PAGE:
Thursday 19 April 2018

Lottery doesn't have enough cash to pay €94m mystery winner

Allison Bray

Allison Bray

THE mystery winner of the €94m Euromillions jackpot is not expected to claim their prize until next week because the National Lottery does not have enough money in the bank to pay them.

As of close of business yesterday, the lucky holder of the winning ticket in Tuesday's Euromillions draw had not turned up at the National Lottery headquarters in Dublin.

That's unsurprising given that lottery officials said they won't have the money in the bank until next week, when all participating countries transfer their respective portions of the jackpot to the National Lottery's account.

The prize – half of the total €188m Euromillions jackpot shared by a winner in Belgium – is the second-largest lottery jackpot ever won in Ireland after former cleaner and mother-of-six Dolores McNamara picked all the winning numbers for a €115m jackpot in the Euromillions draw in 2005.

The new winner is losing out on a potential €3,450 a day in interest, based on a 2pc rate. But the winner can rest assured that once the money is banked, it will earn them €1.26m a year in interest alone – after tax.

But speculation as to the identity of the winner grew yesterday as rumours abounded that the ticket holder lives in Beaumont, or maybe Blanchardstown, in north Dublin.

If they do, they were keeping a low profile, as local councillors, publicans and business owners said they have heard nothing to back up the claims.

While National Lottery officials are still refusing to divulge where the winning ticket was bought, they did confirm that it was purchased somewhere in the greater Dublin area.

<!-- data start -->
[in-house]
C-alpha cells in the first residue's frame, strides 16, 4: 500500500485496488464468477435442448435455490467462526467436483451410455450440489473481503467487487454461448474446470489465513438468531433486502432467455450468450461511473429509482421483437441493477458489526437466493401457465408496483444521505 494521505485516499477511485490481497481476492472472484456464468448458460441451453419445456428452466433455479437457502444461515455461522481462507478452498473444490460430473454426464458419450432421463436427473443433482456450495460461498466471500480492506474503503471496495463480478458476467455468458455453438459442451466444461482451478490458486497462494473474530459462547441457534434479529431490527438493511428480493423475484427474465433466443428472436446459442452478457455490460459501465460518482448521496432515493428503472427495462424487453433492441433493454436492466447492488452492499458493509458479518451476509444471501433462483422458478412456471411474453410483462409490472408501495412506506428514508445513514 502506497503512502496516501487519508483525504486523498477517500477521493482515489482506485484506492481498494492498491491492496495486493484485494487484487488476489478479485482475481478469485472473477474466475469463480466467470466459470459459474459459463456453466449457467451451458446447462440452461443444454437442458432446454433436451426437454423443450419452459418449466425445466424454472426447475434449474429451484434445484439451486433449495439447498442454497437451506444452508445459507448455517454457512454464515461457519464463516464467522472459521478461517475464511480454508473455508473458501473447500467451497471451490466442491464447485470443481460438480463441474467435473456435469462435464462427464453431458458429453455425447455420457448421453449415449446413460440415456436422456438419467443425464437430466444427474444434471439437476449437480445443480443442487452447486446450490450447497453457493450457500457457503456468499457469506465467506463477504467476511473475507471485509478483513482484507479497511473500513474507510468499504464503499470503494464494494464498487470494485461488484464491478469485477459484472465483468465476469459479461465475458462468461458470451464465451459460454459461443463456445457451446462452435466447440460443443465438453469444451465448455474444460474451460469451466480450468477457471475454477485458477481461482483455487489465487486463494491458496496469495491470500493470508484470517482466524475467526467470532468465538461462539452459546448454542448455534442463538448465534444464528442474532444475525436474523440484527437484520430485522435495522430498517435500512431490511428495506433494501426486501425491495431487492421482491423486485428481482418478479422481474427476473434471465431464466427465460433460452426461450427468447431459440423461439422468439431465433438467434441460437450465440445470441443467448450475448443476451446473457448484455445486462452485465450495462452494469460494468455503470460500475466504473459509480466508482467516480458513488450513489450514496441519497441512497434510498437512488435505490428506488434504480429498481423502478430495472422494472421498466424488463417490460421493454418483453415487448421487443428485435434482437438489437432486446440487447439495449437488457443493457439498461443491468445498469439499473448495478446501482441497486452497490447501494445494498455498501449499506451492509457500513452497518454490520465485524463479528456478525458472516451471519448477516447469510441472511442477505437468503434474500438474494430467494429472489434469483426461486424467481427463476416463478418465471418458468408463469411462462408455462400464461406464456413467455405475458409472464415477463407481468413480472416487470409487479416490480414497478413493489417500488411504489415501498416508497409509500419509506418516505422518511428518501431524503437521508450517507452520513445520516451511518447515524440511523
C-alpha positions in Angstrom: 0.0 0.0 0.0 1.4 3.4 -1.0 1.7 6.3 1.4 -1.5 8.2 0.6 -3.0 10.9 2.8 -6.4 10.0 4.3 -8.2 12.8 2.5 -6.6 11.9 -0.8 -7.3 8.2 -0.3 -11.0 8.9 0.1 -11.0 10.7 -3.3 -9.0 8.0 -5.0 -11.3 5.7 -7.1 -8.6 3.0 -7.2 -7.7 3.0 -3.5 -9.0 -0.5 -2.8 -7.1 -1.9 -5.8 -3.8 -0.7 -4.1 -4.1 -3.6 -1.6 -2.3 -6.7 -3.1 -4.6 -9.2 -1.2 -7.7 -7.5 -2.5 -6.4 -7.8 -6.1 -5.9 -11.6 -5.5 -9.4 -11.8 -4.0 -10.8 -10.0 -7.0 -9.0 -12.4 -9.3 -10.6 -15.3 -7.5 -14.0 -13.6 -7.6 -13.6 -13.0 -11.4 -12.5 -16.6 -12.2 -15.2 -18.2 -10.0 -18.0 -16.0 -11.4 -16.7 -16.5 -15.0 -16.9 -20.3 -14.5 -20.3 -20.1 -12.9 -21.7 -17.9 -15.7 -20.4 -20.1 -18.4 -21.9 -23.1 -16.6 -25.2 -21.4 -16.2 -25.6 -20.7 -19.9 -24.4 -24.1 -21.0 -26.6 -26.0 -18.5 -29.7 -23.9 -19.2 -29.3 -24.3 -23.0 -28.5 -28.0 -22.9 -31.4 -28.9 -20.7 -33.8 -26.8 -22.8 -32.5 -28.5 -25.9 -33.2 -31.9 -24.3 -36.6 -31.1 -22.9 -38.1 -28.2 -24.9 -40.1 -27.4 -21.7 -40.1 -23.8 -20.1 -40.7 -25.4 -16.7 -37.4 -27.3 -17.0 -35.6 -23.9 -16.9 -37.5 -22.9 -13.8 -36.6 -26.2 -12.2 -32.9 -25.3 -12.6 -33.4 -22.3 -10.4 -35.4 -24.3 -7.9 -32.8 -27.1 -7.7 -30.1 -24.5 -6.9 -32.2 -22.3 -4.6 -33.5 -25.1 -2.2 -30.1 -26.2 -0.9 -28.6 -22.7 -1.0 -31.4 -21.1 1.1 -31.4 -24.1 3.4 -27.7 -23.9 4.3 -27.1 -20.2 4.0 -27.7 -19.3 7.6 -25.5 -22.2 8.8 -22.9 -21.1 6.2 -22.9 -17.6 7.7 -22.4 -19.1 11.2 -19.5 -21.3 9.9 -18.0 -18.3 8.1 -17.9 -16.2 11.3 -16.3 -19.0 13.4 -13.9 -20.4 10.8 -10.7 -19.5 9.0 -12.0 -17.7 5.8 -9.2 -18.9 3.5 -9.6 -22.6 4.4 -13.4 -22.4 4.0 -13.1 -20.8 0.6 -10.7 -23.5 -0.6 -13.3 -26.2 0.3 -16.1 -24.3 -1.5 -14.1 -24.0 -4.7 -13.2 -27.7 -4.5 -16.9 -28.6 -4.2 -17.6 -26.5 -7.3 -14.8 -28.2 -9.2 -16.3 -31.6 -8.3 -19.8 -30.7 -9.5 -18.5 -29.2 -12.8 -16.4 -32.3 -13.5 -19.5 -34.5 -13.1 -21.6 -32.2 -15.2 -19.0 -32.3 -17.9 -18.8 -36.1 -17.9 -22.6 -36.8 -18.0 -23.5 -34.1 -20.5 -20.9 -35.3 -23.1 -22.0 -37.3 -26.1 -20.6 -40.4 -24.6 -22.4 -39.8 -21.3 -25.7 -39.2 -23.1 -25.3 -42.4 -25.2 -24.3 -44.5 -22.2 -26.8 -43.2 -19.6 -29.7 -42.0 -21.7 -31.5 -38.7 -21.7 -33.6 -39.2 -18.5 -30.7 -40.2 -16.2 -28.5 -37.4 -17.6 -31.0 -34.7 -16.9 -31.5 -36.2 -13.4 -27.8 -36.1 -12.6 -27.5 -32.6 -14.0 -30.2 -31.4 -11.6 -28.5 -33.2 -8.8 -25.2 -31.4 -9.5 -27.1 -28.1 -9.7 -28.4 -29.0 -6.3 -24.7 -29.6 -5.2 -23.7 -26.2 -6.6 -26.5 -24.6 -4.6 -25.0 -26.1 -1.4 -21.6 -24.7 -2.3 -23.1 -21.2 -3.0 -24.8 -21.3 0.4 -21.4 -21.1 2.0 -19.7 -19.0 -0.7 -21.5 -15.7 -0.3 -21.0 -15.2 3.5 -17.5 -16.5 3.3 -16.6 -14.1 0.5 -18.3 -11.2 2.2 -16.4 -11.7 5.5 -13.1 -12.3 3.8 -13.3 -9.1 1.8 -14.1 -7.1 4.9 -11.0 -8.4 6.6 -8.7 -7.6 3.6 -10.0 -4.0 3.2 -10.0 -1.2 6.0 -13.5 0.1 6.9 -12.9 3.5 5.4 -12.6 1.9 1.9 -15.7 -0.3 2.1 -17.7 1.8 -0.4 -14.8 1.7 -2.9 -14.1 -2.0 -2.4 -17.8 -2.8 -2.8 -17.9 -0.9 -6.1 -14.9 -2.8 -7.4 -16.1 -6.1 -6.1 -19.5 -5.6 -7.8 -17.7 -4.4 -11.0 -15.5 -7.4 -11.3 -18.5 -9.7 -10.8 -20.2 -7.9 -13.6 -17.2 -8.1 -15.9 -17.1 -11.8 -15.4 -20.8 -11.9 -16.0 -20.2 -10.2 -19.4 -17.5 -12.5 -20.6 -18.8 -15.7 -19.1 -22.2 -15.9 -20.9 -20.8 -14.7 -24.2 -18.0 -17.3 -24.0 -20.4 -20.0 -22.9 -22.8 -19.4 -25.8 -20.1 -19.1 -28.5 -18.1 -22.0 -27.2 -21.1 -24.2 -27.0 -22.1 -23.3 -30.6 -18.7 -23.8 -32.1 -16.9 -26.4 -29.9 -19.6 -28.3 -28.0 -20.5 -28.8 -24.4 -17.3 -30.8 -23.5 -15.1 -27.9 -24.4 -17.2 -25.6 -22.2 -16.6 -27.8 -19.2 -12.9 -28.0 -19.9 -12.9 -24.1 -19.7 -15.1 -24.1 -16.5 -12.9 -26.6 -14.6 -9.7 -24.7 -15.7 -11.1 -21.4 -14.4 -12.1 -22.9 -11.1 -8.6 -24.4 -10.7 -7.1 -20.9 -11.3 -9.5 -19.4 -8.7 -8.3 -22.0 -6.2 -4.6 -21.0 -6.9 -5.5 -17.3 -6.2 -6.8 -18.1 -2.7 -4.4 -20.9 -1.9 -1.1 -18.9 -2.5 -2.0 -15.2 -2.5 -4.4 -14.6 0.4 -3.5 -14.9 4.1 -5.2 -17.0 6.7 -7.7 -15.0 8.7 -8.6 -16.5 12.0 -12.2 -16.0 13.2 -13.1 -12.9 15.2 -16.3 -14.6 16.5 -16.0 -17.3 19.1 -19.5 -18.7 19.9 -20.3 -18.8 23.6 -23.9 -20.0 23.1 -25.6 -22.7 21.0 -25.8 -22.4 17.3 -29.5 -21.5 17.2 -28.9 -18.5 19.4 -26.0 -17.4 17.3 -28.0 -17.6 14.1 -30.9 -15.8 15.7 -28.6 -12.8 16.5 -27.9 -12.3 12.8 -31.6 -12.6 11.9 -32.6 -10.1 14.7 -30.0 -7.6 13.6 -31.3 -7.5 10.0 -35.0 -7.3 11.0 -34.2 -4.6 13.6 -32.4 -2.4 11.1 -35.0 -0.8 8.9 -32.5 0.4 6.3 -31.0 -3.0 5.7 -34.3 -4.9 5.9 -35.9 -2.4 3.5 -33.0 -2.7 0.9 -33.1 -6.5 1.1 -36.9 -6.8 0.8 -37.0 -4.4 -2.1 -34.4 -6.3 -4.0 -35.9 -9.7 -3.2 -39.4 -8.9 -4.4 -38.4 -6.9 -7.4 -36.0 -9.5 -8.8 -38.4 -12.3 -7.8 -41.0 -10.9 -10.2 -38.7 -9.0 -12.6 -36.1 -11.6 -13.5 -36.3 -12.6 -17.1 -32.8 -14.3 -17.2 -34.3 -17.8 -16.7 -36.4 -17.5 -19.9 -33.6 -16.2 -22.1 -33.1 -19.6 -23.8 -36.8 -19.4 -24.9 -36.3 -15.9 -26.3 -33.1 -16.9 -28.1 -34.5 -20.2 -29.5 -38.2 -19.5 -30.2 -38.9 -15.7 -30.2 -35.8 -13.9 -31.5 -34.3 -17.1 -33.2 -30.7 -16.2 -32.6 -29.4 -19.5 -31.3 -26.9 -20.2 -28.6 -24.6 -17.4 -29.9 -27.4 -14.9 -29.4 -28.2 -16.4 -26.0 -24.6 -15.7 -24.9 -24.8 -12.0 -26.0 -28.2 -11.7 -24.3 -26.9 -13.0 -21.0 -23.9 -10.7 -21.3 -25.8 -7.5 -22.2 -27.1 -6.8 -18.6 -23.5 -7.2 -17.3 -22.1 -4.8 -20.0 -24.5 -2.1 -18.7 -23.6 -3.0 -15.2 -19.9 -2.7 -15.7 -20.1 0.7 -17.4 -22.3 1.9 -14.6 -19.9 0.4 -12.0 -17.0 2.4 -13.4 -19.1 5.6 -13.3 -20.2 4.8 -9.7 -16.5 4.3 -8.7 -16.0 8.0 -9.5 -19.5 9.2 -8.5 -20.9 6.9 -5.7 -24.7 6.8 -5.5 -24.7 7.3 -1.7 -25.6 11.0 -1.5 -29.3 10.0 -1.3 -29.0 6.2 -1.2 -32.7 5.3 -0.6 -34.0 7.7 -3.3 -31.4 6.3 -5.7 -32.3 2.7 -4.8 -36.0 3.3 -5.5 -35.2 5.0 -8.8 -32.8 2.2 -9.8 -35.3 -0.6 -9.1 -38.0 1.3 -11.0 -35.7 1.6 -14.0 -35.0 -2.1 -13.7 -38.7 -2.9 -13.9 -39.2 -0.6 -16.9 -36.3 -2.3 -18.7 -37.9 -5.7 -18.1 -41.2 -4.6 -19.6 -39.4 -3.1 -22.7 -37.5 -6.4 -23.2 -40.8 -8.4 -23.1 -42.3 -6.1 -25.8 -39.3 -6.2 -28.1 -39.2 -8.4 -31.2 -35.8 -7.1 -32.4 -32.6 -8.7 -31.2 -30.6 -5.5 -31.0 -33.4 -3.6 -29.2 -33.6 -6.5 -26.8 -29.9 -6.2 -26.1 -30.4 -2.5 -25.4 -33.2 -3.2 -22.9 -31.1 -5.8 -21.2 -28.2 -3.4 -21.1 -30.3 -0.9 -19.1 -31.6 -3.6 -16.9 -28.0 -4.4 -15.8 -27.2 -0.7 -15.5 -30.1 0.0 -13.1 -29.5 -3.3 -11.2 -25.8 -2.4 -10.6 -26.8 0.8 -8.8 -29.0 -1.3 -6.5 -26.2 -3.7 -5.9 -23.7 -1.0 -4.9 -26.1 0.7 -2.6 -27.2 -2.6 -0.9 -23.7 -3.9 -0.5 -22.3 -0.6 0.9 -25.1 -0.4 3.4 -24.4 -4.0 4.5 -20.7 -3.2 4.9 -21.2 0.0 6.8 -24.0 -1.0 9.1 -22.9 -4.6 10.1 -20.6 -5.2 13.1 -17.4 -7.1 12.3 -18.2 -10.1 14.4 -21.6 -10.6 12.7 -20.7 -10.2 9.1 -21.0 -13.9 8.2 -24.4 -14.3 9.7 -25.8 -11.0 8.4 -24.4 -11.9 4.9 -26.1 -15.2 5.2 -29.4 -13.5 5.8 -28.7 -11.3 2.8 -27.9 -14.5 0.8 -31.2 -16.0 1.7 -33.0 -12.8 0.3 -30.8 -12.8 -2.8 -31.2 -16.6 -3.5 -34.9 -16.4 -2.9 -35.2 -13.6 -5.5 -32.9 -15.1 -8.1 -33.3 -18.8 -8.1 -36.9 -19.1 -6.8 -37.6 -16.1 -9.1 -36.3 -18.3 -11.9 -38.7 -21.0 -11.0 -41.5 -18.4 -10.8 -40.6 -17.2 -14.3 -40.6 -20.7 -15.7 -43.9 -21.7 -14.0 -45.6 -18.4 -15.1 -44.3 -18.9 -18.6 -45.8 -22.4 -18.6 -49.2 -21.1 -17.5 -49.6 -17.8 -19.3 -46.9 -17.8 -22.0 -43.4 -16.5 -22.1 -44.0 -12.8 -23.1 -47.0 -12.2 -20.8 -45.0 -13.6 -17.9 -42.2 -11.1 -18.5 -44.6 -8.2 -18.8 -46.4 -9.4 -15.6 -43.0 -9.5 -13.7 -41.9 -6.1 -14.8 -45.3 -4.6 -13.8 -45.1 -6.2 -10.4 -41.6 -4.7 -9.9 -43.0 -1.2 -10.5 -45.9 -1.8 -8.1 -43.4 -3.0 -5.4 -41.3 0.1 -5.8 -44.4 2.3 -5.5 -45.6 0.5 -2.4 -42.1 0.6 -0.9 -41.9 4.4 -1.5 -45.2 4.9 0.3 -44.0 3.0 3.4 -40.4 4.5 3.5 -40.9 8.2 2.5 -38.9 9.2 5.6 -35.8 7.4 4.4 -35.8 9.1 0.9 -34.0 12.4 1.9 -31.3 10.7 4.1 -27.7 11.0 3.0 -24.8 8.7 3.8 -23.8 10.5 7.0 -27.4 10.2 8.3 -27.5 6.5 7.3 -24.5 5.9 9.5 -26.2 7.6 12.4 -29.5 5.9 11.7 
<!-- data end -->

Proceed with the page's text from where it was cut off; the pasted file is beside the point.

The winner rang the lottery office on Wednesday to confirm they have the golden ticket and it's understood that they were told to take a few days to let the life-changing news sink in.

"We're advising the winner to sign it and keep it in a safe place," a Lottery spokeswoman said.

And when the winner does eventually claim the prize, they will be given the standard "Winner Advice" booklet and DVD, which includes advice on security, dealing with charities, etc.


A story in today's Irish Independent headlined 'Lottery doesn't have enough cash to pay €94m mystery winner' which also ran on attributed advice against depositing prizemoney in Irish banks to a spokesperson for the National Lottery.

This advice should have been attributed to another person and was not in any way connected to a spokesperson for the National Lottery.

We are happy to clarify this matter which arose out of a production error.


Irish Independent

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